A Complete Code Tutorial To Working With APIs In Flask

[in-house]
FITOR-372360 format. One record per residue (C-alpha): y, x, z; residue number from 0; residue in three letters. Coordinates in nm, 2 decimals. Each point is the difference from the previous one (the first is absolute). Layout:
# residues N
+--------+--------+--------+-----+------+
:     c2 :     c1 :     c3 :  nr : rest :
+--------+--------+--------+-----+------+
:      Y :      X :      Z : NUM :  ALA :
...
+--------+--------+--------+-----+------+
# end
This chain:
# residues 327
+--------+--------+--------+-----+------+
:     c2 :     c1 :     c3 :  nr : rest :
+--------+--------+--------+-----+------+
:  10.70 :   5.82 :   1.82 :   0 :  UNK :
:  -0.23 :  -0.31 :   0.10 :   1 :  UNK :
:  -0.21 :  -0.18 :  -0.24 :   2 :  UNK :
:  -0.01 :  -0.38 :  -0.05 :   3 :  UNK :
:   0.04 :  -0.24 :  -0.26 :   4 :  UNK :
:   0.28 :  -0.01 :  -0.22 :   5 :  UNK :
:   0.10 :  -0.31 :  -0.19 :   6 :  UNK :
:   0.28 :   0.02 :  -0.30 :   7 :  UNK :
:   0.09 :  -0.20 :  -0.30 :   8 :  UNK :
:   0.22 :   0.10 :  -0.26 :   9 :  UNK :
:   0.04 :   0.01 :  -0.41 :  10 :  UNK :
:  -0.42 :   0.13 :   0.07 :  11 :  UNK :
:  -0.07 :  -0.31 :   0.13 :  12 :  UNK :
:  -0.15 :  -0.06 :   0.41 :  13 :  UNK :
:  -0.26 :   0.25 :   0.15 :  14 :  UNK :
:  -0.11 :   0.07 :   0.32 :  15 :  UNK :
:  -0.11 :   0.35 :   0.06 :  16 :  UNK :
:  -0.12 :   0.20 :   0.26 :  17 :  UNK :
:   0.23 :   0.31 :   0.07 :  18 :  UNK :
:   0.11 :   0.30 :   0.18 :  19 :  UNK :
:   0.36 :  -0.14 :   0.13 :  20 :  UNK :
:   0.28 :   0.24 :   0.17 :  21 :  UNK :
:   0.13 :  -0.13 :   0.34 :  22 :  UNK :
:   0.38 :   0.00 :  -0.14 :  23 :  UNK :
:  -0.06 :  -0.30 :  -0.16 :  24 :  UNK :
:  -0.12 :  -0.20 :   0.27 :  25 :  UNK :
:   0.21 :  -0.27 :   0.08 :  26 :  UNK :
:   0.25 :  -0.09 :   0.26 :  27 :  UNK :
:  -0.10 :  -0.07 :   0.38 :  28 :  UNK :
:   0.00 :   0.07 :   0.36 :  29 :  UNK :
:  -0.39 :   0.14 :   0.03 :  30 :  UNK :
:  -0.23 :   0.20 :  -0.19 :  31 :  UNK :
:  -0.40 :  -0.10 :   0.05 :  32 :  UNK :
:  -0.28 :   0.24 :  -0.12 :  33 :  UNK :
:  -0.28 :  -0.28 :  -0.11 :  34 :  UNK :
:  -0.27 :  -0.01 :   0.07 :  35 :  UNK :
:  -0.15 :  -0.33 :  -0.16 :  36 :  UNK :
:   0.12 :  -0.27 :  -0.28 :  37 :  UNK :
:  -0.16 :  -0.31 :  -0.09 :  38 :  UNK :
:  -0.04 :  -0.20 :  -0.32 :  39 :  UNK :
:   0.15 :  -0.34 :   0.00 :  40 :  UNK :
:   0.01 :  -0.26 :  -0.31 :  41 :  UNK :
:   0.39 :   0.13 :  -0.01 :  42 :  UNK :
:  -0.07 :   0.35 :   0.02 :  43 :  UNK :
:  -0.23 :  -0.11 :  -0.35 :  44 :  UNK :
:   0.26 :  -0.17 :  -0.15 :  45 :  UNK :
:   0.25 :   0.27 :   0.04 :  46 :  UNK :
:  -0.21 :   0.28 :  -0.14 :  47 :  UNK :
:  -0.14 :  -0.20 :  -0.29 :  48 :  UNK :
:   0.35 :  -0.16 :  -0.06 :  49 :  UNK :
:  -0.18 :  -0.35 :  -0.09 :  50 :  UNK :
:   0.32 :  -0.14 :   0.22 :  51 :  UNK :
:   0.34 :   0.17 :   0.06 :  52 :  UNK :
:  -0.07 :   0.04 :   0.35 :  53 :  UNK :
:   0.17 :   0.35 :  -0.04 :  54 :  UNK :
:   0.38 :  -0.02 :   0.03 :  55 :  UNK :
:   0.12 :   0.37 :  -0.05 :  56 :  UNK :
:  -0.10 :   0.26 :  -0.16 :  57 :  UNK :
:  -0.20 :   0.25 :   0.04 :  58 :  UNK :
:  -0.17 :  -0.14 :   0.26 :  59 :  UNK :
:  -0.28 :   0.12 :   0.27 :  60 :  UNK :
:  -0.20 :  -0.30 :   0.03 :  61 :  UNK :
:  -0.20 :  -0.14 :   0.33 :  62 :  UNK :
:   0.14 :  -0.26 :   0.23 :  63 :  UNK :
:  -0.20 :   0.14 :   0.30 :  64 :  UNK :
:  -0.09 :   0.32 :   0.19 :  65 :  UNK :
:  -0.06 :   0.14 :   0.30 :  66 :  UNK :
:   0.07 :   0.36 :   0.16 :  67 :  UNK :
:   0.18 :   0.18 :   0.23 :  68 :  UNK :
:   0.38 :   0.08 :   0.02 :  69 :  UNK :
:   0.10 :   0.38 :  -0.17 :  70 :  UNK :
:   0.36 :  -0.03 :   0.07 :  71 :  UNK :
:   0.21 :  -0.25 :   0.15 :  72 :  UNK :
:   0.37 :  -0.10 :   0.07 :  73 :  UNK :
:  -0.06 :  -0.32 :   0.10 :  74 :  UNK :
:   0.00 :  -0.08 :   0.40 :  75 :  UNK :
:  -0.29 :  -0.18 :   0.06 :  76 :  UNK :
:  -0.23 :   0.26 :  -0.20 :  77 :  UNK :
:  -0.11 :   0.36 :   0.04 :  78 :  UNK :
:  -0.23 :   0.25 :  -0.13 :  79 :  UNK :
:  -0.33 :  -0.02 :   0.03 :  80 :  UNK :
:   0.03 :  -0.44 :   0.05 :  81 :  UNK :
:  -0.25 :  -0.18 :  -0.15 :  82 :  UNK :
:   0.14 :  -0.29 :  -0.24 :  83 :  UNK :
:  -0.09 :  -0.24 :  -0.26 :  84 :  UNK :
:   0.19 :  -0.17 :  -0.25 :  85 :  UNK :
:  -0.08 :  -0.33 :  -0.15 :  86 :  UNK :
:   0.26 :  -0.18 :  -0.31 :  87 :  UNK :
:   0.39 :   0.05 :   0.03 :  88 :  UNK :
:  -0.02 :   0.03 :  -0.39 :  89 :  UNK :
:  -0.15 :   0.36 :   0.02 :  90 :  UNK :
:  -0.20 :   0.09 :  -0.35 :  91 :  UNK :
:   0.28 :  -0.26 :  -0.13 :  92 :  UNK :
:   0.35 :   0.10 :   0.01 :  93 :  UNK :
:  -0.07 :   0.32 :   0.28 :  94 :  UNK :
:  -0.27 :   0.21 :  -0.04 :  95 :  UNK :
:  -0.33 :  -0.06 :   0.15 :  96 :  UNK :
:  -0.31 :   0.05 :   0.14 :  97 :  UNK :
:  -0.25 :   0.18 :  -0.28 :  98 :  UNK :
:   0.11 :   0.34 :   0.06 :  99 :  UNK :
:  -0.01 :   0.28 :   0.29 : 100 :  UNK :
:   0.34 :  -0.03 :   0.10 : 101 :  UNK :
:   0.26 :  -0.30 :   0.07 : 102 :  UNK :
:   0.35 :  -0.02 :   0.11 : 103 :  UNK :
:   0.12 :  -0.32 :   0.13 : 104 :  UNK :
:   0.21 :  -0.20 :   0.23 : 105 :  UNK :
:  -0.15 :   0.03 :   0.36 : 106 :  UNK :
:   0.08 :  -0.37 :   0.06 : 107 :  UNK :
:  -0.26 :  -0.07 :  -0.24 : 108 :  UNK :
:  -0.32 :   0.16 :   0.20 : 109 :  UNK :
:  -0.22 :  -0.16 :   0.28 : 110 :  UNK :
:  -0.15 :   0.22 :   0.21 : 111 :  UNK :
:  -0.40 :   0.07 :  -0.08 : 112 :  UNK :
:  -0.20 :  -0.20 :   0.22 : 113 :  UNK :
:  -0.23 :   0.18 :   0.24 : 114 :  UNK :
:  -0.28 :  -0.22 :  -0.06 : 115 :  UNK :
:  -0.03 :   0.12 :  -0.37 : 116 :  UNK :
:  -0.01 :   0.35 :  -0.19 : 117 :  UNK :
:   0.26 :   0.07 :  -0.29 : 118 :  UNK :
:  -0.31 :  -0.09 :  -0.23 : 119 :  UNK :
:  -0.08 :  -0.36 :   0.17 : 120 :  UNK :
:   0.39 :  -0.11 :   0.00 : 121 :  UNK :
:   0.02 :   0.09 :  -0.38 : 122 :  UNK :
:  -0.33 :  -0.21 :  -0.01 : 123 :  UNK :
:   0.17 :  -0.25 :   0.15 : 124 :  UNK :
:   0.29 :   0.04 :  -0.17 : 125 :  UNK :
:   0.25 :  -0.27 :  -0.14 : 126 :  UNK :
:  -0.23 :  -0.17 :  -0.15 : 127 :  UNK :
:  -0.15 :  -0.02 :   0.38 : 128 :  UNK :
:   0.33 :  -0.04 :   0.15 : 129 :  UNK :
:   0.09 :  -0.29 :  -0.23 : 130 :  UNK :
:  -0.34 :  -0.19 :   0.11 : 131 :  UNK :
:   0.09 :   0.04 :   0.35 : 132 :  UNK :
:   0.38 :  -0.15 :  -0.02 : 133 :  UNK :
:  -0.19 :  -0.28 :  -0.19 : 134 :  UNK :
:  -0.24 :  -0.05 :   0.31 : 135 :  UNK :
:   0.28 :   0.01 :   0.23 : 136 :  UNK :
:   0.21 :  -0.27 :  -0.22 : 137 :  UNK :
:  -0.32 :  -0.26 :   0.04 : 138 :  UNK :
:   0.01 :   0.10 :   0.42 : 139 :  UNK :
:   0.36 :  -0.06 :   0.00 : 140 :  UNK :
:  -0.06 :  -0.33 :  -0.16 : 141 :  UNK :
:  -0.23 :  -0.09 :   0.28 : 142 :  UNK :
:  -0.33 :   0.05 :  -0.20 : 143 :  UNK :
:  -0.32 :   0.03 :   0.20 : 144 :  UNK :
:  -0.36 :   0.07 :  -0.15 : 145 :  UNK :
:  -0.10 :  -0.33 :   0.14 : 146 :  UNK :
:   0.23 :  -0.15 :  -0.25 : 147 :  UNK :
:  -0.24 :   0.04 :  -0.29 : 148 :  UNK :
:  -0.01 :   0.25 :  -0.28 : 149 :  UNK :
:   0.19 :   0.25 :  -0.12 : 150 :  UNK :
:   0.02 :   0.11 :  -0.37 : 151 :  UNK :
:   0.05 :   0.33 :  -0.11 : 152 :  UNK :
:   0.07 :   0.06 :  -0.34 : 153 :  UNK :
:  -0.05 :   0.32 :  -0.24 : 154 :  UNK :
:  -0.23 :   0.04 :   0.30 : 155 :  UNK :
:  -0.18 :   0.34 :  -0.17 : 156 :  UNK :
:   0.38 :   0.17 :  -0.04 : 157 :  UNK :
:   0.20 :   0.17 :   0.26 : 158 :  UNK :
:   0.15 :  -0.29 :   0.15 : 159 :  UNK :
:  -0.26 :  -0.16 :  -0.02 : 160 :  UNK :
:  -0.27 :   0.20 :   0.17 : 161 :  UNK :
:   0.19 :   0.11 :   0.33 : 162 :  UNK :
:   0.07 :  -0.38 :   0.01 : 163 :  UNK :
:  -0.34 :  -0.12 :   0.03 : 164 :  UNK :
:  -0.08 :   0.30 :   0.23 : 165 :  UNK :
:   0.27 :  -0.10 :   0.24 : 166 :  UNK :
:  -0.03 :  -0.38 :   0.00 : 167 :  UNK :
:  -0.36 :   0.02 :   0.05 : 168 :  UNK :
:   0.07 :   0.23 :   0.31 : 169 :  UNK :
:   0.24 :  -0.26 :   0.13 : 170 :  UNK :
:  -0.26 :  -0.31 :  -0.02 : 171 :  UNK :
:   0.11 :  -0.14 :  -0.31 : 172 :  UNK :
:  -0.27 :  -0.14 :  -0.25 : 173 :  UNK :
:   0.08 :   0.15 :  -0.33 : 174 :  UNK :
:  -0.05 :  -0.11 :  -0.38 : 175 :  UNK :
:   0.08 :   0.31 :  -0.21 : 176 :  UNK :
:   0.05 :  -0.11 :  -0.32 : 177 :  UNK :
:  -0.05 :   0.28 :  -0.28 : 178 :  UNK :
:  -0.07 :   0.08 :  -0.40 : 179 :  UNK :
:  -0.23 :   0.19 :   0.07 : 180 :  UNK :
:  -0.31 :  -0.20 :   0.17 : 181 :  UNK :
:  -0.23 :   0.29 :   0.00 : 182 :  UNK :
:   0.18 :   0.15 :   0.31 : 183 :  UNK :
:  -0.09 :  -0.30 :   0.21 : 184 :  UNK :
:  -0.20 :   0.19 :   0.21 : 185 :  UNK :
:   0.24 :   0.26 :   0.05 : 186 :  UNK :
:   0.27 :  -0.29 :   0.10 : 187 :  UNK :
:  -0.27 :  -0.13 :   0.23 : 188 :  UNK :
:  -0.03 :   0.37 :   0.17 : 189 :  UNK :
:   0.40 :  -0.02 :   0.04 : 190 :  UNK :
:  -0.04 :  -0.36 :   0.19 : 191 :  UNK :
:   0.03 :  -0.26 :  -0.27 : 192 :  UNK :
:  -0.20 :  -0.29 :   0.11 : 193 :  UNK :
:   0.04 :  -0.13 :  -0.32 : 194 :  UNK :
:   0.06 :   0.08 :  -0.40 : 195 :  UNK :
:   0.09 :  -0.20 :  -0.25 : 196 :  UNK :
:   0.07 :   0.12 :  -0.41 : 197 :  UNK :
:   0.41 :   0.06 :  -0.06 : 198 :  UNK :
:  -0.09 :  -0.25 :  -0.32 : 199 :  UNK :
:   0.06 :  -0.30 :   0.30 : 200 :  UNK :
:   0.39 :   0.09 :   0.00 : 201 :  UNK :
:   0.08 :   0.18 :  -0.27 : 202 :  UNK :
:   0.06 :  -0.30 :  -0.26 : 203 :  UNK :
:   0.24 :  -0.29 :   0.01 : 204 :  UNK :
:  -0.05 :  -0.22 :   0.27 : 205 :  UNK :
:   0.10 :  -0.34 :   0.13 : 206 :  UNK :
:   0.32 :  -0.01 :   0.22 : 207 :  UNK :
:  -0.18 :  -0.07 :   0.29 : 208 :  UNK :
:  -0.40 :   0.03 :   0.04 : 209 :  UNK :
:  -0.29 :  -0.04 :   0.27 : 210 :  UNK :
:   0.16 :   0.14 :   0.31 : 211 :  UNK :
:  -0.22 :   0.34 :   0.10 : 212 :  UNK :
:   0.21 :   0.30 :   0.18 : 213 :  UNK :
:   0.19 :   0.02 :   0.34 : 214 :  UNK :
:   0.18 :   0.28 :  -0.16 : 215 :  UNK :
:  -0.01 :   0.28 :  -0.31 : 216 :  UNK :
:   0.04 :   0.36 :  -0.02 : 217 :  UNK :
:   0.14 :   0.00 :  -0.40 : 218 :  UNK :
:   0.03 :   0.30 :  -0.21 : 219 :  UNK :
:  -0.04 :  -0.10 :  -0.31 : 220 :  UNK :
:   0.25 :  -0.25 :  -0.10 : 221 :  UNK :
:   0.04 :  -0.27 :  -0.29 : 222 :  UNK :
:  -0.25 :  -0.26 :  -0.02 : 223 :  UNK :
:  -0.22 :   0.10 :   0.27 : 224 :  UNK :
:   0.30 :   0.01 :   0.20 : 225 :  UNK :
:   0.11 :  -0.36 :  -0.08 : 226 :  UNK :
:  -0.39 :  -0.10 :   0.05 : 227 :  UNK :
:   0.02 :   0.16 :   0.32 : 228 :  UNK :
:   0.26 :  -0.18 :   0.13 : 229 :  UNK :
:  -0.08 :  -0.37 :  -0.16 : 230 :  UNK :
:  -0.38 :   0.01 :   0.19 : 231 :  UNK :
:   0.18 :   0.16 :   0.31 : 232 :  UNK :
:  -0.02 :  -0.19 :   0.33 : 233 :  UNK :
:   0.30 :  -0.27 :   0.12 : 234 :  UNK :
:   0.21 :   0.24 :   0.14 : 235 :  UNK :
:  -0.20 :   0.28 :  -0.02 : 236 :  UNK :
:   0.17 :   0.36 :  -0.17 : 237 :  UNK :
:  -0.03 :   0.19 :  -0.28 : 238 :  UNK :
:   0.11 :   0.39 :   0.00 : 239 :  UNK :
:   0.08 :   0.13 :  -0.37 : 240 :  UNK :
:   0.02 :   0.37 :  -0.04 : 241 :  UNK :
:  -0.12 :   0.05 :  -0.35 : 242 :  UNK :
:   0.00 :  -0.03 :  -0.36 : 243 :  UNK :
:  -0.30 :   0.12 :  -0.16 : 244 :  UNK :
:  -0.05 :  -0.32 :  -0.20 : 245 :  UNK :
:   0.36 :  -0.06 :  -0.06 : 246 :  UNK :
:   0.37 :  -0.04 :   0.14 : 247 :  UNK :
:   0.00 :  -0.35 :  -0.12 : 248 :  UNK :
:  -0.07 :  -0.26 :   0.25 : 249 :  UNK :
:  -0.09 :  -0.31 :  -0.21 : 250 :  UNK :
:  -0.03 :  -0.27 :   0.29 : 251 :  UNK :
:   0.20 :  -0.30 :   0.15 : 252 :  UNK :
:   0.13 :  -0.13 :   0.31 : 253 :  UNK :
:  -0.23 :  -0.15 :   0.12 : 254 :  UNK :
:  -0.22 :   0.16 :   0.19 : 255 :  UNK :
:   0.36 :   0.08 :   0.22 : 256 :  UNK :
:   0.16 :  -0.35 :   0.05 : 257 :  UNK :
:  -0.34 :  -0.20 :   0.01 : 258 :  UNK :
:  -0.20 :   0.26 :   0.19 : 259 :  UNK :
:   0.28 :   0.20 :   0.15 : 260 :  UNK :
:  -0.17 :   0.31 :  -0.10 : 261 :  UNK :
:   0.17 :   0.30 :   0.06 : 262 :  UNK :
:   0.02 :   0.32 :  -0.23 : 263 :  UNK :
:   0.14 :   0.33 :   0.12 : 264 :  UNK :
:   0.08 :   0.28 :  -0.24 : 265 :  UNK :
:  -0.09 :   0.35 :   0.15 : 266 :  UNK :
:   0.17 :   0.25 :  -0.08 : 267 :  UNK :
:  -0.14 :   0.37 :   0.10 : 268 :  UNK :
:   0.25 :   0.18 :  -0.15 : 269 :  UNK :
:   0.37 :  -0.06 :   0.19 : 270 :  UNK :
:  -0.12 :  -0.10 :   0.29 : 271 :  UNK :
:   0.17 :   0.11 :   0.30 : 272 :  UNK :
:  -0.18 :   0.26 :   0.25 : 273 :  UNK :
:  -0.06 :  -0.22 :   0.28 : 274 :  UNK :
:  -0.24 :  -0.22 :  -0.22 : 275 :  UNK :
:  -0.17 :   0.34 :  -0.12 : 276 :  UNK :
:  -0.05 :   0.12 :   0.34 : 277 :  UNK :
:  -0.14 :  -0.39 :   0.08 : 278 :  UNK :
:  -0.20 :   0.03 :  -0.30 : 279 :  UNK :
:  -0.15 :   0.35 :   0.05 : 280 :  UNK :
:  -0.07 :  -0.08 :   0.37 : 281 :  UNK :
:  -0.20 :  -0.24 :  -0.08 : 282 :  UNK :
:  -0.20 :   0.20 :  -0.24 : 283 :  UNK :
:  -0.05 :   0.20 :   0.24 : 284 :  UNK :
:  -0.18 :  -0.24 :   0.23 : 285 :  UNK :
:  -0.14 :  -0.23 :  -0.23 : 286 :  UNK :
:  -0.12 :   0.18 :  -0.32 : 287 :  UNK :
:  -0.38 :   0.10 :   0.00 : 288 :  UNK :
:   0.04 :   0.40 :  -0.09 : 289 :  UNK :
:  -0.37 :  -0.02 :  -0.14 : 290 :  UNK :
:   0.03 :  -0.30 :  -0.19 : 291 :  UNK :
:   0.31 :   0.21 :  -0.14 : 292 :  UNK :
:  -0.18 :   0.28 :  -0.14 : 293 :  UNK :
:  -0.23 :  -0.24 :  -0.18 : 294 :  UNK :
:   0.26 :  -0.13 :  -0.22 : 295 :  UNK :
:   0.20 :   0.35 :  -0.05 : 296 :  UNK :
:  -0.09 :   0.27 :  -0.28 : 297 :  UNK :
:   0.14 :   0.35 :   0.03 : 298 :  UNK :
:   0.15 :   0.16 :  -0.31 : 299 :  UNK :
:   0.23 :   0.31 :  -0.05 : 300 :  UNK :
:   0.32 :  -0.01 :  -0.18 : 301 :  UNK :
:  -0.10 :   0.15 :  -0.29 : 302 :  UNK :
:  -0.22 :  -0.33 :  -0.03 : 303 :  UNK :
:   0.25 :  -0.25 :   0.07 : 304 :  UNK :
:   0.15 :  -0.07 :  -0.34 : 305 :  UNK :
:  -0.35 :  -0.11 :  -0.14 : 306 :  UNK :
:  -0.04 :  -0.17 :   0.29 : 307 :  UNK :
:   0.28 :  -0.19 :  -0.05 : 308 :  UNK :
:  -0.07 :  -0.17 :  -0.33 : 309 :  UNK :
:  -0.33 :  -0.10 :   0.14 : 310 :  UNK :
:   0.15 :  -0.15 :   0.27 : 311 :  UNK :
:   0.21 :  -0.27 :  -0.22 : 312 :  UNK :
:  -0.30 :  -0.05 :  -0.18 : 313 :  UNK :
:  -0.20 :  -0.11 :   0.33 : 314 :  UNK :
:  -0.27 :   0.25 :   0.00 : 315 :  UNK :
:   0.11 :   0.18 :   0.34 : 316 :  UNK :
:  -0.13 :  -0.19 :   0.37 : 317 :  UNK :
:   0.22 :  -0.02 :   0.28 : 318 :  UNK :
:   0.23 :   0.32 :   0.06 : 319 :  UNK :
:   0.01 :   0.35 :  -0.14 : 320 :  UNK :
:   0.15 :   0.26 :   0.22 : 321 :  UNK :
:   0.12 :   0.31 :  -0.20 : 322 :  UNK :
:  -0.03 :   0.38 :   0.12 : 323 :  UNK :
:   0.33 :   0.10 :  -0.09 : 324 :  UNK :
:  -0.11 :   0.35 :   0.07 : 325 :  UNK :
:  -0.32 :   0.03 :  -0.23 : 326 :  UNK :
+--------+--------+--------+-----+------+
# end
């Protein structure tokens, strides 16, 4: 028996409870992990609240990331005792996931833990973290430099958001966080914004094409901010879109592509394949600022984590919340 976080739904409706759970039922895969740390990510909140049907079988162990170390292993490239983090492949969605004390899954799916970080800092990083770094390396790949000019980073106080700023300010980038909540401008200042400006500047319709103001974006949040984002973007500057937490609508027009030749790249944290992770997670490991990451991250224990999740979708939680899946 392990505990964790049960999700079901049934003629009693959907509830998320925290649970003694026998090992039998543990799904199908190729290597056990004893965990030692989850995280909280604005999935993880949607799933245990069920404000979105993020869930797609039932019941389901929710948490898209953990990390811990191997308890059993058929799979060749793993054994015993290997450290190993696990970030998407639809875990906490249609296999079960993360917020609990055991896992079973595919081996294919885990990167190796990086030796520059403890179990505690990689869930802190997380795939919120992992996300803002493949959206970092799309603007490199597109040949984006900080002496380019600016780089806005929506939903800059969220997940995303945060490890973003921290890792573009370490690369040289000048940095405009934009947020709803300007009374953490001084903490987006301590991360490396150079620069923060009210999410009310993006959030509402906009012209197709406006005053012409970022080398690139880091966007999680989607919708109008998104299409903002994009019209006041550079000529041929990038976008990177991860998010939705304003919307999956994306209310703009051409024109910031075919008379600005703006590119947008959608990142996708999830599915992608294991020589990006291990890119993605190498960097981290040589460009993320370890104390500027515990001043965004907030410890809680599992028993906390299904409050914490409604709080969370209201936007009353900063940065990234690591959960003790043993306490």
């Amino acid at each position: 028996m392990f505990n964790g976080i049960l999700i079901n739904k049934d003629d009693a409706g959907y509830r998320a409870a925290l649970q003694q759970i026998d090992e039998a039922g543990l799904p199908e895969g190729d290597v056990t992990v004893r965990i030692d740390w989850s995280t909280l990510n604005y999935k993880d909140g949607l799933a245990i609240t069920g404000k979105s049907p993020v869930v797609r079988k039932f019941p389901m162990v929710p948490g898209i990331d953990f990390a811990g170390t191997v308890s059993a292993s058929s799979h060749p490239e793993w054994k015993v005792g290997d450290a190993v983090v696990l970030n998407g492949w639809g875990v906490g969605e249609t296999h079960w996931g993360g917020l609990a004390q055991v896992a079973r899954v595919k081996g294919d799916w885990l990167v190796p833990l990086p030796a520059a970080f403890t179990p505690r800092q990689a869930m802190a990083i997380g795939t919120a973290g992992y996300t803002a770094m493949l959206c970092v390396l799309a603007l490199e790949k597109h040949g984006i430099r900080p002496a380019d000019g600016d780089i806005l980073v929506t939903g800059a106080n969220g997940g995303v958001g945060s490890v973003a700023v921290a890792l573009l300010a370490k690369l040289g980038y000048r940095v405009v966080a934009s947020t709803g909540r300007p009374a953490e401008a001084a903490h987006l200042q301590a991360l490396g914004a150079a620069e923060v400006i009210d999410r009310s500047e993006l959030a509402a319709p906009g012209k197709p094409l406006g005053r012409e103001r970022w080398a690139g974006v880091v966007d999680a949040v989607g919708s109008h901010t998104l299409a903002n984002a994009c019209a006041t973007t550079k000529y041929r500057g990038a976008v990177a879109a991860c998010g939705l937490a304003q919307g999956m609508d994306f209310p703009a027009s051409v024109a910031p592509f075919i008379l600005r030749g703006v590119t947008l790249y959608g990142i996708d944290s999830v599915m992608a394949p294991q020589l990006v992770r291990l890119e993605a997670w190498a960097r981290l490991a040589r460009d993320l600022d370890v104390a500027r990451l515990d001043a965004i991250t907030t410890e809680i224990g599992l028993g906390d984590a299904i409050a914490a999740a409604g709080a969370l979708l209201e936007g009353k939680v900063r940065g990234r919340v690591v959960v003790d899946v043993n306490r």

In this post, I want to show you how to quickly put together a complete REST API using Flask. As you might know, Flask is a perfect fit for the job! Our example creates a movies API but you can follow this for any API you want to create! Here's what we'll cover: An API needs a data source, a URL scheme, and request methods that clients use to access resources. To keep things simple and focused on the API, we skip setting up a database and use an in-memory array to hold our movies. This allows us to focus on the API request methods. We set up our API code in a new Python file called app.py . We import these Flask helpers : Our first API route handles listing all movies. Here is the code that does this. We use a @app.route decorator to set the request URL. Our response returns a JSON formatted collection with the movies from our data store. When using a database like MySQL or MongoDB, this is where you would integrate database calls to fetch movie data. Here is how you implement retrieving a single movie. In this method, we match the movie based on the id in the URL. If one is found, we send it back, using jsonify to format it as JSON. When creating a new movie, a REST client sends the new movie's attributes in a JSON payload. It might look as shown in the image. Here is the method in our app that takes this payload and creates new movies. In this method, we first check if the user supplied a title for the new movie . If not, we abort the request. Note the 400 error code. Otherwise, we create a new movie with the supplied title , plot , and other attributes. We save it in the movies data store and return a JSON result with the saved movie . Our method here is also the most complex in this example. That's because it has to handle multiple moving parts. Let's break it down. We match the movie to update based on the id in the URL. If no match is found, we abort the request. We do the same if the user has not supplied a title or plot , or if the user has not supplied any valid JSON . Otherwise, we update the movie with the attributes supplied in request.json . If an attribute is not supplied in the request , we recycle its old value and use that. We then save the updated movie in our data store. The API is almost complete! Here's the code that handles delete requests. We match the movie based on the id in the URL. If a match is not found, we abort the request. Else, we remove the movie from our data store. We then return a JSON with the result . That completes our movies API! For more on Flask, check out our course Fullstack Flask where we've focused on building a whole, master-level SaaS app end to end.